Jones, the library board liaison, told Cowboy State Daily earlier this month that he can’t rationalize why the policy is just now being finalized when the board has been debating it for months.

“Why do we have all these delays?” said Jones.

He wondered why filtering kids’ computers for inappropriate search results is even a subject for public debate and asked why the director wouldn’t filter those computers automatically.

“This is lost on the community. They just don’t understand why you would hesitate at all to put in filtering on the computers for children,” said Jones.

And That T-Shirt

Lastly, Marple confronted McClelland because McClelland went to Riverton’s Walmart this winter wearing a shirt that said “Get Your PORN At The Fremont County Library” — presumably in protest of sexually-graphic books in the young adult collection and the reported occurrence of pornography on library computers.

A Riverton Branch Library staffer happened to be in the checkout line in front of McClelland and snapped a photo that has now gone viral within the community, Marple said.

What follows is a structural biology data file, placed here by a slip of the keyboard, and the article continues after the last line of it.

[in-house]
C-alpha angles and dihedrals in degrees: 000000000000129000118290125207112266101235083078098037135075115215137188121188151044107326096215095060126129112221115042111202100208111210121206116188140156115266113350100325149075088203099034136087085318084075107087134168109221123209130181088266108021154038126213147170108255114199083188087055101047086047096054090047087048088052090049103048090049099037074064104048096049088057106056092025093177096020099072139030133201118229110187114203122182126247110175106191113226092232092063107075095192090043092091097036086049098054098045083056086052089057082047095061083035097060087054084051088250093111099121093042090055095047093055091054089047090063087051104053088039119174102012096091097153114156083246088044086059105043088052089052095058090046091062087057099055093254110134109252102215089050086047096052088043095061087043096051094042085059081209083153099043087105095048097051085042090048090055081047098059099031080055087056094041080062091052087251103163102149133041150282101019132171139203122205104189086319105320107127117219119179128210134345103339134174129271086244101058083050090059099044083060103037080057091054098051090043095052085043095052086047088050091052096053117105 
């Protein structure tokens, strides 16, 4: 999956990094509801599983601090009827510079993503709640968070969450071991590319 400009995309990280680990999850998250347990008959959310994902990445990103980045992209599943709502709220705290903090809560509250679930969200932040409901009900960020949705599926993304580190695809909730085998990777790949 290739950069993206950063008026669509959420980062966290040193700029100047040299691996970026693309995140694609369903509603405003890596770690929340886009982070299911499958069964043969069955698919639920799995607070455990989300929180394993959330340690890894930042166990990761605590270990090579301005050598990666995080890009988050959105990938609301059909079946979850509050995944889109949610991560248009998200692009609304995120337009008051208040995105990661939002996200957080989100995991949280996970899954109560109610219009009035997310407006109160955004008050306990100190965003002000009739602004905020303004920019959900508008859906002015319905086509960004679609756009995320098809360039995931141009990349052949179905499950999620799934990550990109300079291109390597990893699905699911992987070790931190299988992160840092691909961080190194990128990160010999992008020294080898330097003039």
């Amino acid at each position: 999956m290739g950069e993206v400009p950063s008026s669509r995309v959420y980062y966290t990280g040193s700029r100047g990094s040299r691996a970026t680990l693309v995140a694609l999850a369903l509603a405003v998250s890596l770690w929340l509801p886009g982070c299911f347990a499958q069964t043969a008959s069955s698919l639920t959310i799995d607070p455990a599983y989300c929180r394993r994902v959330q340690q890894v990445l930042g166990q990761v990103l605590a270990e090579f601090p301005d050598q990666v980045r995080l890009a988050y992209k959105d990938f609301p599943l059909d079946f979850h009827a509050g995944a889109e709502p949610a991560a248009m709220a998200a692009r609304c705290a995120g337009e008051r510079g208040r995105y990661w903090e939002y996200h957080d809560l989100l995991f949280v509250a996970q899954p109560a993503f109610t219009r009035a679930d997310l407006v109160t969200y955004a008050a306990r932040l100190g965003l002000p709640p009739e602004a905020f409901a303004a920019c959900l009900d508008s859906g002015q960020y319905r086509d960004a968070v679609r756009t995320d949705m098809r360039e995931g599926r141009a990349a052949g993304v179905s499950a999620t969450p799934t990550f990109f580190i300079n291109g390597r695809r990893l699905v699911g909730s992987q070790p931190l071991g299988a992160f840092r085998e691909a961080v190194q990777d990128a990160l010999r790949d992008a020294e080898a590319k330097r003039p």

“For that individual that was super upsetting,” said Marple. “And for the whole staff here, it puts them on edge when they come into the library.” She said she was offended by the shirt’s message as well.

McClelland said the board has already discussed her T-shirt.

“I wore the shirt. I can’t turn back from that. I haven’t worn the shirt since,” she said, adding that she feels strongly about the subject, but now believes wearing the shirt was inappropriate. “I take responsibility for that — that was maybe not the best thing to do as a board member.”

McClelland reminded the board that she’s “not the only person” who has behaved inappropriately amid these controversies.

Cook said it’s time to move forward.

“I think a lot of us have made mistakes,” she said. “(Let’s) learn from it and let’s just all be civil and go and do what we’re here to do, which is to continue to be a great library.”

Clair McFarland can be reached at clair@cowboystatedaily.com.

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Clair McFarland

Crime and Courts Reporter